By Paul Davies and Andrew Westgate
Addressing a car forum in Tianjin, Xin Guobin, Vice Minister of Industry and Information Technology, announced that the Chinese government is developing plans to follow in the footsteps of some European countries to phase out fossil fuel-powered vehicles. “Some countries have worked out a timetable to stop production and sales of traditional fuel vehicles. Now the Ministry of Industry and Information Technology has launched a study as well, and will work with related departments on a timetable for our country,” Xin said. A phase out of fossil fuel vehicles could have a significant impact on air quality in China, where reports suggest that as many as 1.6 million people die each year from health issues related to air pollution.
With nearly 200 million registered vehicles at the end of 2016, China has the world’s largest car market. New energy vehicles and electric vehicle (EV) batteries are playing an increasingly important role in Beijing’s plans to turn China into a high tech powerhouse. China also has the largest cumulative total of new energy vehicles, ahead of Europe and the United States, which have the second and third largest totals respectively. In 2016, 53% of the 774,000 electric cars sold worldwide were sold in China. In order to meet next year’s demand, forecasters say that China alone needs to make 750,000 new energy vehicles — exceeding the combined worldwide demand in 2016.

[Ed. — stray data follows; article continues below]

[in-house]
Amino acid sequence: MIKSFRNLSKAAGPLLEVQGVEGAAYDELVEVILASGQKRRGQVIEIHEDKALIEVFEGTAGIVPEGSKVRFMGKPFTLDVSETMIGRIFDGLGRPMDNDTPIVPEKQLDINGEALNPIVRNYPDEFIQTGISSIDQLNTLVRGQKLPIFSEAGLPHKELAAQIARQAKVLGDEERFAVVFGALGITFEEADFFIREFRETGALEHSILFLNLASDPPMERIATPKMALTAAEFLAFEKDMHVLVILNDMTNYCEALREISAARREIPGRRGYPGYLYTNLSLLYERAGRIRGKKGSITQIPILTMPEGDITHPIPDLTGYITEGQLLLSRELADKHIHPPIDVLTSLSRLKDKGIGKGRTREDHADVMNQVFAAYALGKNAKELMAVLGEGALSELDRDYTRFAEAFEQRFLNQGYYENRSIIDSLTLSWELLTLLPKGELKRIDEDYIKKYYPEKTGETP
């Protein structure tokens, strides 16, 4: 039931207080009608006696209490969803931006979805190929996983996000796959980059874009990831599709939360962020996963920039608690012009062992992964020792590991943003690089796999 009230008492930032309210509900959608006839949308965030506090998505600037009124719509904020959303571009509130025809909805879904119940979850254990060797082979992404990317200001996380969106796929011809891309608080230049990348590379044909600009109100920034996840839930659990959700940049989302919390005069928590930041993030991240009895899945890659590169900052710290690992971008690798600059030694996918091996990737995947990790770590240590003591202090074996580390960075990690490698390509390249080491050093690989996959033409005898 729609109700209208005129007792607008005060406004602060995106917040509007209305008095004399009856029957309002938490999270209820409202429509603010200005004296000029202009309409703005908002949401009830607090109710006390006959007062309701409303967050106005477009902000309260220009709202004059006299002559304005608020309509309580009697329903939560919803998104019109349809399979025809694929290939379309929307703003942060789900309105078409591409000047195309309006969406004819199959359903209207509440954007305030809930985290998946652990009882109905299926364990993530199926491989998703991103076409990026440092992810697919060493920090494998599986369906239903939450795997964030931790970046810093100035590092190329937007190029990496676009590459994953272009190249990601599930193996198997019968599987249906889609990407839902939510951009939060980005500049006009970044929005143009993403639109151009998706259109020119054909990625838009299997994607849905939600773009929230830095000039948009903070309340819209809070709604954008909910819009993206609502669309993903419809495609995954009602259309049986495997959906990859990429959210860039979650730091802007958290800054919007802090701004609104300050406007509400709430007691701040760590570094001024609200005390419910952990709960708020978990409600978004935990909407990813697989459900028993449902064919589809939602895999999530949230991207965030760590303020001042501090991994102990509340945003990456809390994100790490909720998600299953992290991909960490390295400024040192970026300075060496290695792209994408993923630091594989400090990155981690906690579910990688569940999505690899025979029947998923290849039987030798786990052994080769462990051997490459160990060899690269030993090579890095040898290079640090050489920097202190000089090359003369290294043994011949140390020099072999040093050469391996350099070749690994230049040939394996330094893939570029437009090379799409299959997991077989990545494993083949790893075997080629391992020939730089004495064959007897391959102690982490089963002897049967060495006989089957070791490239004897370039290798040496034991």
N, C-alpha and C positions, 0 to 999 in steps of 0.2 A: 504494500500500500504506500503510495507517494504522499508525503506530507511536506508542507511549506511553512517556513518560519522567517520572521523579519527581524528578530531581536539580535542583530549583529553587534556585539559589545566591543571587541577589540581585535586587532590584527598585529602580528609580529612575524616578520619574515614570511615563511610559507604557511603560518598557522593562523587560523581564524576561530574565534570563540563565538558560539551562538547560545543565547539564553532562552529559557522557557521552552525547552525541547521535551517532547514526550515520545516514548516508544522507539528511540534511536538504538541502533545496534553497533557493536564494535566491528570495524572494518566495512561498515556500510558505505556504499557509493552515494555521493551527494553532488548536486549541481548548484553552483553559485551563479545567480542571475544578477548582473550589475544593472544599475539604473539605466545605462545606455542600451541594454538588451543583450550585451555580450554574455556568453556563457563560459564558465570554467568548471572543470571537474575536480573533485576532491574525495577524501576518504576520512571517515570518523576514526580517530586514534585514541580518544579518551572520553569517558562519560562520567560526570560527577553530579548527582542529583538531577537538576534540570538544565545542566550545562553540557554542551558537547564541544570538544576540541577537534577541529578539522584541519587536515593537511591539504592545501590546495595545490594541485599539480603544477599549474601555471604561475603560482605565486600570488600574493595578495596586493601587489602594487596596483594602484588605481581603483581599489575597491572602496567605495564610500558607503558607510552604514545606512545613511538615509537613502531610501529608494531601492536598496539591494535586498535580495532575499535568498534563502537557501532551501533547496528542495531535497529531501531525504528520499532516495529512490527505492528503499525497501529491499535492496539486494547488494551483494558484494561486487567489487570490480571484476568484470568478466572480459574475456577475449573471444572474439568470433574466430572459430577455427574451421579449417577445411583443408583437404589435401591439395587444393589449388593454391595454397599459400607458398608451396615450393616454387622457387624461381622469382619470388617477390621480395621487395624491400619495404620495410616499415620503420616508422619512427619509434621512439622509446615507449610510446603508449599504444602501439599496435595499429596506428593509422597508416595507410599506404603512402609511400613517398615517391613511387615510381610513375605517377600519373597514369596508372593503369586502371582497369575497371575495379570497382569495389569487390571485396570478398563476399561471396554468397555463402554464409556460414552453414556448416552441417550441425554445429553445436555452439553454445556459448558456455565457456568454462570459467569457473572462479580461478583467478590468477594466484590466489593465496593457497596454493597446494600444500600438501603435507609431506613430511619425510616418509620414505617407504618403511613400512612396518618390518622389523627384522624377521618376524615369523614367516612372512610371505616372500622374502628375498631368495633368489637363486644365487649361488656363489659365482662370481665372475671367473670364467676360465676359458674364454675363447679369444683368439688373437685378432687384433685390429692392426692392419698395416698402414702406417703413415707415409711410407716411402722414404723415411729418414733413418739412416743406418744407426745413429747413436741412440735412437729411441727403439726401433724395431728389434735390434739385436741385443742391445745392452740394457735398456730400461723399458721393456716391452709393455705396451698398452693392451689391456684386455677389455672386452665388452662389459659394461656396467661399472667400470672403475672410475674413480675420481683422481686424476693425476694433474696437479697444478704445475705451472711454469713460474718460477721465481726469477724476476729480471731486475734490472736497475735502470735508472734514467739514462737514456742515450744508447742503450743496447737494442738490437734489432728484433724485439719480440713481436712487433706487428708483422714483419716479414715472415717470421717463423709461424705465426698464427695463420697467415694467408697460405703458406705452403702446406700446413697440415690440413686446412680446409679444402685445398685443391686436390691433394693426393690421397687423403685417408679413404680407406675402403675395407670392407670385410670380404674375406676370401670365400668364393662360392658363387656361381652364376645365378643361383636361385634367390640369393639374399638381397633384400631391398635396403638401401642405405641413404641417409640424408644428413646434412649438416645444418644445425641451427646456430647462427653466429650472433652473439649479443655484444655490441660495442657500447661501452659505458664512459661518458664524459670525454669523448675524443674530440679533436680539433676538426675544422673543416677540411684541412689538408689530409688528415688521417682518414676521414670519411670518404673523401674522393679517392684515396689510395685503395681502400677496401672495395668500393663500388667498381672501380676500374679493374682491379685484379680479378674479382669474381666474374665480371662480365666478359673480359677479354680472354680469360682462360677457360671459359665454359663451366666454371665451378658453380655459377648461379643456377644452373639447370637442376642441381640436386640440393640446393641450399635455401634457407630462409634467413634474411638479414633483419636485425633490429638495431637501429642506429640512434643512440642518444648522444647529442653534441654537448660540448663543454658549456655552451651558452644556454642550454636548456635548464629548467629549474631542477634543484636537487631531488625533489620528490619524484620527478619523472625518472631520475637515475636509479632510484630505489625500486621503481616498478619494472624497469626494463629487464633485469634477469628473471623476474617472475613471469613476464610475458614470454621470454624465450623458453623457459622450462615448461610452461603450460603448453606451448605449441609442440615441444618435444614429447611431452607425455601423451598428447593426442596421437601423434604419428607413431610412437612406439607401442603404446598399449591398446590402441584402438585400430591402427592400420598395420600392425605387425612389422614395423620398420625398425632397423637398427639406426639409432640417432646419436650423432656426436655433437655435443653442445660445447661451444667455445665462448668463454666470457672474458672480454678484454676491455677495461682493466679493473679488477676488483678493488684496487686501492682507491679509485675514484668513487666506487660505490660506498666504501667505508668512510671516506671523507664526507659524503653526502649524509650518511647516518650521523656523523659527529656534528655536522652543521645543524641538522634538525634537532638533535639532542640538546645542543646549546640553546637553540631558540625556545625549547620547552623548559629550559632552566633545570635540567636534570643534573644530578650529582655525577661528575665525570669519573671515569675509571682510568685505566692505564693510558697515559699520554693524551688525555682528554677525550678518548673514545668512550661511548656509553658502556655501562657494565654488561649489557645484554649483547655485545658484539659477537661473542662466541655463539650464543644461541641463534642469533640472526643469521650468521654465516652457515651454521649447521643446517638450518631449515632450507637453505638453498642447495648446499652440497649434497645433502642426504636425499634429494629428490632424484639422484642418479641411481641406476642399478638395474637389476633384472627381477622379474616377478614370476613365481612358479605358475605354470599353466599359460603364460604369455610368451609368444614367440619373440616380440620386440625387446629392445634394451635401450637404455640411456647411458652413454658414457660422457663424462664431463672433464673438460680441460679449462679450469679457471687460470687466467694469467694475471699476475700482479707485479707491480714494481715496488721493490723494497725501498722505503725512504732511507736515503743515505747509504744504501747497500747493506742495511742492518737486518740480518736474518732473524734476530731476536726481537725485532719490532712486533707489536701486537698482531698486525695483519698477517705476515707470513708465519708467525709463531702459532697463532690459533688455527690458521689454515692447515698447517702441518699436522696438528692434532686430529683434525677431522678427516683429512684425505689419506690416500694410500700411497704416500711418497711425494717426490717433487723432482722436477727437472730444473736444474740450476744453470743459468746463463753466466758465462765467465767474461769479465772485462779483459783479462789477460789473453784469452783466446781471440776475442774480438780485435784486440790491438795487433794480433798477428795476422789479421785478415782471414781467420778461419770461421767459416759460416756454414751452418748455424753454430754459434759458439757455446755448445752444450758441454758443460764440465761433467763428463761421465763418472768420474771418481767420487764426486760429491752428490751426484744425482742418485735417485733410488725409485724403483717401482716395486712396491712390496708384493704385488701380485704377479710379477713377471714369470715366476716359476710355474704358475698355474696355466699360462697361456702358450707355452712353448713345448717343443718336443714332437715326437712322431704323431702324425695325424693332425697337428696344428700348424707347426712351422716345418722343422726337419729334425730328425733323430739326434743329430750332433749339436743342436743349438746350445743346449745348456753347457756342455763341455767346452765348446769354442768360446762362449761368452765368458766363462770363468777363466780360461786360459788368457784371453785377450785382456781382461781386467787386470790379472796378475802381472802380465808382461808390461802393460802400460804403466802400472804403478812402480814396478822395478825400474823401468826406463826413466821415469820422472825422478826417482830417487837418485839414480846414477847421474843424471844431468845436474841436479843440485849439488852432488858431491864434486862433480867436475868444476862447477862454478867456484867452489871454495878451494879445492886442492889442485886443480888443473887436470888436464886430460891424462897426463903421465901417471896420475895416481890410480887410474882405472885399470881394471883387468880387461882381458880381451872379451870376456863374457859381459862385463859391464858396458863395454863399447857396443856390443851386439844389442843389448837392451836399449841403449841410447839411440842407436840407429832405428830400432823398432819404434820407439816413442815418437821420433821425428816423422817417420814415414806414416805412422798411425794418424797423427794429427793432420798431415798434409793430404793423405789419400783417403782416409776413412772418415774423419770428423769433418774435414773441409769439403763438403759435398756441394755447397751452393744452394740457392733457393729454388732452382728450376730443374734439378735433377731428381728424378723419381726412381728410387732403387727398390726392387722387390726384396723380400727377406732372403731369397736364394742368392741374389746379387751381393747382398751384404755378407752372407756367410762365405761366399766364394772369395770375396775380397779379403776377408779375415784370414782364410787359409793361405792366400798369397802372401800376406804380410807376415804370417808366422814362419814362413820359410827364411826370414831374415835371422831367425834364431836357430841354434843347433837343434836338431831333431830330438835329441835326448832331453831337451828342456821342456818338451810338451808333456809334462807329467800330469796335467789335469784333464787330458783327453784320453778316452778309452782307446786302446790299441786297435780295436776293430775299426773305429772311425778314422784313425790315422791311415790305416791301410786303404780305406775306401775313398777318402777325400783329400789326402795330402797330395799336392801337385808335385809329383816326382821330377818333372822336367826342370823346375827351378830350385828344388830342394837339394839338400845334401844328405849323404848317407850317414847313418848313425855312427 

Despite positive signals from the Chinese government, John Zeng, managing director of consultancy LMC Automotive, notes, “[a] sector of low-priced products heavily reliant on government subsidies is far from being a sunrise industry.” Earlier this year, however, the Chinese government said that, by 2020, it will replace subsidies with a new cap-and-trade system for fuel economy and emissions, and minimum quotas for new energy vehicle production. In a cap-and-trade paradigm, EVs and new energy vehicles will provide sustainable cost advantages to consumers over traditional fossil fuel vehicles.
Following Xin’s announcement, investors flocked to companies producing EVs and new energy vehicles. BYD Co., China’s largest new energy vehicle manufacturer, surged by 7.2% and Guoxuan High-Tech Co., an EV battery maker, rose as much as 8.3% in Shenzhen.
The UK and French governments have already confirmed that they will ban sales of petrol and diesel vehicles by 2040. However, China has not yet formally committed to such a ban, nor established a deadline for implementation. Liu Zhijia, an assistant general manager at Chery Automobile Co., the country’s biggest passenger car exporter, considers that, “The implementation of the ban for such a big market like China can be later than 2040.” He added, “That will leave plenty of time for everyone to prepare.” However, according to Neil Beveridge, an analyst at Sanford C Bernstein & Co in Hong Kong, 2040 would be “logical”.
Read more on the development of China’s environmental policy:
China’s Pilot Programmes Welcome Announced Launch of Emissions Trading System
Proposed Draft Legislation Clamps Down on Soil Pollution in China
Will Tougher Environmental Laws Mean Measurable Change for Pollution in China?
U.S. Withdrawal from Paris Agreement Creates an Opening for China to Lead
China One of First Countries to Sign Paris Agreement
This post was prepared with the assistance of Tegan Creedy in the London office of Latham & Watkins.
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